The square structure opens to an unfinished tomb that contains a seated statue of the king. Archaeologists also found the figures of the twelfth dynasty king Senusret III. This temple complex also had six mortuary chapels and shaft tombs. The ancient Egyptians built these tombs for the pharaoh’s wives and daughters.
Mortuary temple of Hatshepsut
The most famous monument in the Deir el-Bahari complex is the mortuary temple of Queen Hatshepsut. It is also known as Djeser-Djeseru or ‘The Holy of Holies.’ This beautiful structure is collonaded and designed by Senenmut. It served the purpose of worshipping the queen and honouring the god Amun.
The temple saw construction into the cliff face that rose sharply above it. Hence it is considered one of the most incomparable monuments of ancient Egypt. It is 97 feet tall. Located in the valley basin of Deir el-Bahari, cliffs surround the temple. Unfortunately, today the terraces of the Deir el-Bahari only represent a faint version of Senenmut’s vision.
Temple of Thutmose III
Thutmose III built a temple complex that worshipped the god Amun. The temple discovered in 1961 played an essential role in the beautiful festival of the valley. Firstly, a landslide in the latter twentieth century caused massive damage to the structure of this temple.
Secondly, the temple served as the source of building materials. Finally, in Christian times it became the site of a Coptic cemetery.
Royal and non-royal Tombs in Deir el-Bahari complex
A hidden recess in the cliffs to the south of the temples revealed a tomb. It contained a cache of forty royal mummies. Priests moved the mummies from the Valley of the Kings to this cache. The hidden mummies were most likely placed there by twenty-first dynasty priests. These priests intended to prevent further desecration and looting.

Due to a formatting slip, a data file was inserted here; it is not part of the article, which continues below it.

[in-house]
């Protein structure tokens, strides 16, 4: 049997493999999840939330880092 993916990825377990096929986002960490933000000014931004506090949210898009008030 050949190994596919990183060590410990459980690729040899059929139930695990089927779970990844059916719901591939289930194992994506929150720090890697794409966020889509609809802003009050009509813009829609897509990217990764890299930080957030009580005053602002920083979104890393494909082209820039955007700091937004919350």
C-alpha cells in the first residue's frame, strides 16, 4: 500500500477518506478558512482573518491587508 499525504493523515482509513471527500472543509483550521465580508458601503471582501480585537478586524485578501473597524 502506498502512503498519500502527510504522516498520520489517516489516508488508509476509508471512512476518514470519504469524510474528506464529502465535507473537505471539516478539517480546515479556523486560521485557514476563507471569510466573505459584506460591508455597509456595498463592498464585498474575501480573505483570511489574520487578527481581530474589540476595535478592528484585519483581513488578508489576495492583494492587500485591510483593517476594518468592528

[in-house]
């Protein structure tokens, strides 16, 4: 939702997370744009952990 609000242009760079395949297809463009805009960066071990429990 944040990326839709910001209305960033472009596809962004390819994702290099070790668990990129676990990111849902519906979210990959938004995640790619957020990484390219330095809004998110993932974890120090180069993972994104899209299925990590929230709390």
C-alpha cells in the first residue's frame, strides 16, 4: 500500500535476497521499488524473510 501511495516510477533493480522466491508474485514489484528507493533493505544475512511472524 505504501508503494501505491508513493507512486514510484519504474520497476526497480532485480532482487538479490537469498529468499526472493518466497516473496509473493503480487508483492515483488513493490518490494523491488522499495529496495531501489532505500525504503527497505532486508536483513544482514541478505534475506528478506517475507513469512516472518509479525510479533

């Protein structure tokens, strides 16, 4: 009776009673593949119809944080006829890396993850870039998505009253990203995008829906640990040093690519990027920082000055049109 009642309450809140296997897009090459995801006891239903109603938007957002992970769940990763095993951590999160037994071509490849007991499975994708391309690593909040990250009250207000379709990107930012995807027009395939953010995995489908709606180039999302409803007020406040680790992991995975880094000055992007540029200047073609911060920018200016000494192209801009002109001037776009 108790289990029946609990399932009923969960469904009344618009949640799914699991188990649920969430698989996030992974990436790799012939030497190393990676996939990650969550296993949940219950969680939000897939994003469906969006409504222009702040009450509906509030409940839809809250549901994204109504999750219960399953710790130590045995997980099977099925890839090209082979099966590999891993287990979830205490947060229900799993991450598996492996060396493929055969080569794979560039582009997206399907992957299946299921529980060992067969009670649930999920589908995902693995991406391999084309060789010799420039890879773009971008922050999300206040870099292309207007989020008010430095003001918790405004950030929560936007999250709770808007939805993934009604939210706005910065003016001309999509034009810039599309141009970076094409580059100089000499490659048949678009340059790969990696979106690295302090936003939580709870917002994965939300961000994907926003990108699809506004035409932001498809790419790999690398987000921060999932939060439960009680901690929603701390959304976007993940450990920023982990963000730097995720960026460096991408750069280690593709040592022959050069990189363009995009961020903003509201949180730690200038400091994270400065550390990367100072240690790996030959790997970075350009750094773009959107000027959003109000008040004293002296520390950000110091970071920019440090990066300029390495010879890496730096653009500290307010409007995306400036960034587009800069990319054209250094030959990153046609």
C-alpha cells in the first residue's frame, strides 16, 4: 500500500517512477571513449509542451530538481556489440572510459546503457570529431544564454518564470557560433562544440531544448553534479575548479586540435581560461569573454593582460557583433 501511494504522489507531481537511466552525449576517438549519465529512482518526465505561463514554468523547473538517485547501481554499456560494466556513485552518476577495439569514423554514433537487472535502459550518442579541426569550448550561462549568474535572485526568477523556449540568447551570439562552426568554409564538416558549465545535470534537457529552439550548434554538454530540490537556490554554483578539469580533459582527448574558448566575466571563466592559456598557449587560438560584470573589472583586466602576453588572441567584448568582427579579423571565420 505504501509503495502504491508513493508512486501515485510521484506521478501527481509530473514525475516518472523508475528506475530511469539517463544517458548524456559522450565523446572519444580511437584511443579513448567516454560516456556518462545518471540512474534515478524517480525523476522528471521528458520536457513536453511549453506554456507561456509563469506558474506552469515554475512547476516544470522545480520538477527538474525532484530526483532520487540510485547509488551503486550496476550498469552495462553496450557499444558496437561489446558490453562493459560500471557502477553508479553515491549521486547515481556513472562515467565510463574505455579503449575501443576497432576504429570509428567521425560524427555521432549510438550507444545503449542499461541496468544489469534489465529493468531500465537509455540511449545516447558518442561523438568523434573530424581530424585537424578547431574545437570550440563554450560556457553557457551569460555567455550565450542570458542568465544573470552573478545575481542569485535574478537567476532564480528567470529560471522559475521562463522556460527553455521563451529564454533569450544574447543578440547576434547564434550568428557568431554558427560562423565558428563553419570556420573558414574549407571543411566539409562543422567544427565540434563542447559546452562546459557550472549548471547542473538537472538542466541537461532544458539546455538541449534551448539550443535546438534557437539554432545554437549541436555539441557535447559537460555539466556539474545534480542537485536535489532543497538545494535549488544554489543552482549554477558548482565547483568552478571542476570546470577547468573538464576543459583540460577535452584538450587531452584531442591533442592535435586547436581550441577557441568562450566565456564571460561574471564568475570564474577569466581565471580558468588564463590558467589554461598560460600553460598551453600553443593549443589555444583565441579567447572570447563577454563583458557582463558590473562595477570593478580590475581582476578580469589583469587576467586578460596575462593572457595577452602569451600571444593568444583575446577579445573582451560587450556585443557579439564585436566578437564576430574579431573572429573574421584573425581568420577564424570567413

Originally the tomb was supposed to be the last resting place for priests. Most likely for the family of Pinedjem II from the 21st dynasty. Moreover, in the cache, the mummies of Ahmose I, Amenhotep 1, Thutmose I, Thutmose II, Thutmose III were found. They also found mummies of Ramesses I, Seti I, Ramesses II and Ramesses IX.
Historians also found the twenty-first dynasty High priests and pharaohs Pinedjem I, II in a different room. In addition, situated here are the private tombs from the middle kingdom. These are the two most famous private tombs located at Deir-el Bahari.
The first is of Meketre from the middle kingdom. However, the second is the secret tomb of Senemut. The architect and steward who oversaw the construction of the temple Hatshepsut.
Archaeologists from Warsaw University discovered a treasure chest and wooden box. It dates back to 3500 years in the Egyptian site of Deir el-Bahari. The stone chest consisted of many items. Linen covered all of these items.
Moreover, the team also found three bundles of flax. Historians believe that the third bundle contained an ibis egg. This egg had a symbolic meaning for the ancient Egyptians. Additionally, a little trinket box discovered inside the bundle supposedly had the name of Thutmose II.
Deir el-Bahari complex held much archaeological and cultural significance from ancient Egypt. Moreover, the three temples of this complex have provided historians with a peek into the past. Therefore, visitors flock to the complex to visit these stunning temples and see the remains of Ancient Egypt.